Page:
On the Sundance party trail, filmmakers Rhea Gavry, Marti Kullen and I attended a fun event celebrating up-and-coming local student talent from the Salt Lake City area. The students showcased their wares pertaining to the arts and entertainment industry. The event was located atop the Park City, Frontier on Main Building at the SIDECAR bar and sponsored by several local business partners who joined the (a)perture marketing campaign: LOCALS TAKE BACK! 2010.
The evening was taken over by fun-loving students learning the ropes in art, fashion design, hair & make-up artistry, radio and music fusion, and film. Their family, friends and festival attendees were privy to view several creative works and party on-down in celebration. The work on display in the SIDECAR came from students enrolled in two well-known Salt Lake City Schools: The Art Institute of Salt Lake City (Ai) and Salt Lake Community College. The schools collaborated with the owners of (a)perture, Heidi M. Gress and Anne Cummings-Anderson to organize an exciting community event with a two-fold purpose: 1) to showcase student work in fashion, art and entertainment, 2) to strategically partner with branding campaigns.
Rhea (a professor in the Ai film department, as well as a film director) explained to Marti and me that the film posters on display came out of an integrated class project from two of Ai’s departments: Mr. Kyle Iman’s students in Graphic Design, and Shay Bingham’s students in Film. The film students were assigned to write movie scripts for their Creative Writing class. The scripts were then taken to the graphic design students in the Conceptual Imagery class. Each student from that class was to create a typical movie-size (27 x 40) poster based on one of the student scripts. In my opinion, the outcome was impressive (see below).
Film Posters (film & graphic design), Fashion Design, Musical Fusion with Media were the categories and then each school had representation from at least ten students. The energy was high because this was a first-time collaboration visible at Sundance. The effect? Not sure! The evaluation has yet to occur, but on the surface, it was a positive experience that challenged each student involved. And, it was a fresh start for the students to show off their work in a trendy, gallery-type atmosphere grooving to tunes that even made the walls dance.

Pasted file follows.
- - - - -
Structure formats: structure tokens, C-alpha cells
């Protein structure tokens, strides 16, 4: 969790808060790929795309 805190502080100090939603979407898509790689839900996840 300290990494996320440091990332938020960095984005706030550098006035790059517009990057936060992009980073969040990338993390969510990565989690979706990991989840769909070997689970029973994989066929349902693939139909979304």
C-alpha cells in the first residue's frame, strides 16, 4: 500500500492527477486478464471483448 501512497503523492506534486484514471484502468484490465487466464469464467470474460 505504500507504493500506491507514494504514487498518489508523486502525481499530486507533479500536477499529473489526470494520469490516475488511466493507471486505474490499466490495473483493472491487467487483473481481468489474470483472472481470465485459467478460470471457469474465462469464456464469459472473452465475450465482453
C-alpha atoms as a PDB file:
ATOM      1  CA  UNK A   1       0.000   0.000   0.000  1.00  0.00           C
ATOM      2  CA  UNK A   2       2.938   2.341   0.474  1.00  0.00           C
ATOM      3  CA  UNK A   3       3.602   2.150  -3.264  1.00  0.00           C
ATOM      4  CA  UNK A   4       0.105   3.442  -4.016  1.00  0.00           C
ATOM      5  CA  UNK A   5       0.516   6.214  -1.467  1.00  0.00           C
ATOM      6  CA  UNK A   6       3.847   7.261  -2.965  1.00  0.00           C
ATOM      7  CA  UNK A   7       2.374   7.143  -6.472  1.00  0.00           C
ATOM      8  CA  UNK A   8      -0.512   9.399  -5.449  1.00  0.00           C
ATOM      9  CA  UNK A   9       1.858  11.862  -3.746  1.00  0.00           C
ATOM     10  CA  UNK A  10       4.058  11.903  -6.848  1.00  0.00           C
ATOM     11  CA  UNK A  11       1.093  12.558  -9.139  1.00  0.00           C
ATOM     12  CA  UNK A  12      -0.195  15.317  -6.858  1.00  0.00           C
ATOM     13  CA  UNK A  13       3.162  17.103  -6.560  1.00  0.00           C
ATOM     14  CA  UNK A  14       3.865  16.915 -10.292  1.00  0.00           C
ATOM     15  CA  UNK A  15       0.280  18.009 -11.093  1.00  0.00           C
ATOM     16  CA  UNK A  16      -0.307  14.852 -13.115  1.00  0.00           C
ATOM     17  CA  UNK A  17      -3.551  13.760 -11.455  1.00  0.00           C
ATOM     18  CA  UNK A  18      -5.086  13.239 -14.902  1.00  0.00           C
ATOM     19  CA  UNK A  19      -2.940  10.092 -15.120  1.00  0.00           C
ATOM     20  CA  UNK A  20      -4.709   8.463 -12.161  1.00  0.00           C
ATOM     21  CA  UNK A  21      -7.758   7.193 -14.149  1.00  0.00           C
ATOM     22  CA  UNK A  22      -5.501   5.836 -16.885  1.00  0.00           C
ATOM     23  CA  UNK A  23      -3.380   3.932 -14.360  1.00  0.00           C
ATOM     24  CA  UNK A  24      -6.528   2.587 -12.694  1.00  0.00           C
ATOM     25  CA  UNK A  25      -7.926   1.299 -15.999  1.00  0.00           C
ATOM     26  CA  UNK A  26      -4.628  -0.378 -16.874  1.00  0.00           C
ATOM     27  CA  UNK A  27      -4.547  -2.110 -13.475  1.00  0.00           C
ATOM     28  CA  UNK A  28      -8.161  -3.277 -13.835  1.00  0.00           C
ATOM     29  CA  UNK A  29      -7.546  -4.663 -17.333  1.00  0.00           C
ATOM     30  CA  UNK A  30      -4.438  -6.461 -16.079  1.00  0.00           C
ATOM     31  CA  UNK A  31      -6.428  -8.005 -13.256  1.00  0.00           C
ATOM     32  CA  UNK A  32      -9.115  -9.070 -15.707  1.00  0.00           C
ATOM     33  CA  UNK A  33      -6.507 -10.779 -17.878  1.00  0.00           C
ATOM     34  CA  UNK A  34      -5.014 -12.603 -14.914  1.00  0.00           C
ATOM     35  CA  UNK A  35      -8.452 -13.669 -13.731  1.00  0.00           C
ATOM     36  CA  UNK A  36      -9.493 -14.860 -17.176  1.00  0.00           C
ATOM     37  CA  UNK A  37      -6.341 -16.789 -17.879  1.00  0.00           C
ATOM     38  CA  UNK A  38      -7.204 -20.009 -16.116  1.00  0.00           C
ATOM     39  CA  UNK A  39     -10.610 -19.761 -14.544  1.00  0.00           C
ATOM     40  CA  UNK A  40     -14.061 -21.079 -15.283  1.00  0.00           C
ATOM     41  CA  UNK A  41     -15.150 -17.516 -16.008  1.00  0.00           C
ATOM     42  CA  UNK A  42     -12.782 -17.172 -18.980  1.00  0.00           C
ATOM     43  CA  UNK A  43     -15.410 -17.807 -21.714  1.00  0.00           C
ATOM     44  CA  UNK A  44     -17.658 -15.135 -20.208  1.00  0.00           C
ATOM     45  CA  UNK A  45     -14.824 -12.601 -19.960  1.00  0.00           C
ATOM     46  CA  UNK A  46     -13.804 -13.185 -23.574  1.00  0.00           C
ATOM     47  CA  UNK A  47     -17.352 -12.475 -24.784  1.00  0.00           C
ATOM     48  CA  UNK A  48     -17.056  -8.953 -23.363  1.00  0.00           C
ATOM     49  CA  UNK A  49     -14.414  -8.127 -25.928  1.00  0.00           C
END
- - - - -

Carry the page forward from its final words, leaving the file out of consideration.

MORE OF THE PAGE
An hour into the party, the line to enter the venue continued to circle all around the second floor landing of the Frontier on Main building. Knowing that our exit would allow others entrance, we decided to leave, grabbing our coats, swag bags and purses from the gracious coat checkers. We headed out of the SIDECAR front door to be greeted with applause and voices of “thank-you,”which escorted us through the crowded landing and down the stairs that took us out of the building onto Park City’s Main Street. We turned to each other, took a deep breath to allow the fresh, cold air to fill our lungs and laughed out loud about our party exit. No need for comment with kindred spirits!
In high spirits but needing a little peace and quiet, we walked (actually slid on the icy streets) to the local ice creamery for a caffeine-free nightcap. Once we sat down at our table of choice, we were ready to get up to speed on the latest personal happenings, and, with great anticipation, listened to each other describe her news. The most recent came from Rhea explaining how an anonymous donor gave a large monetary grant for her documentary. The grant was the perfect amount to bring the documentary to fruition by the fall of 2010. In awe, Marti and I listened intently at the wonderful news. Rhea went on to explain that the twist of a deeper storyline continues to develop, even though it is in post-production. The working title remains Blue Man Red State but Rhea mentioned the name could be changed if they choose to bring in a side angle to the main character. Our inquiring minds shot off questions one after another, similar to rounds of a firing gun. Marti and I enjoyed listening to Rhea’s answers and her reasons a change could be noteworthy to the message of the film. Still in awe, we caught a bird’s eye view of her job as a film director and observed her task was not an easy one with the multitude of decisions to be made. When we see Rhea’s film on the big screen, Marti and I will look at her piece with appreciation and pride. Her message will shine because of her convictions to get the message right. But, for now, we are two fans who anxiously await Rhea’s finished project. Yep! It’s going to happen!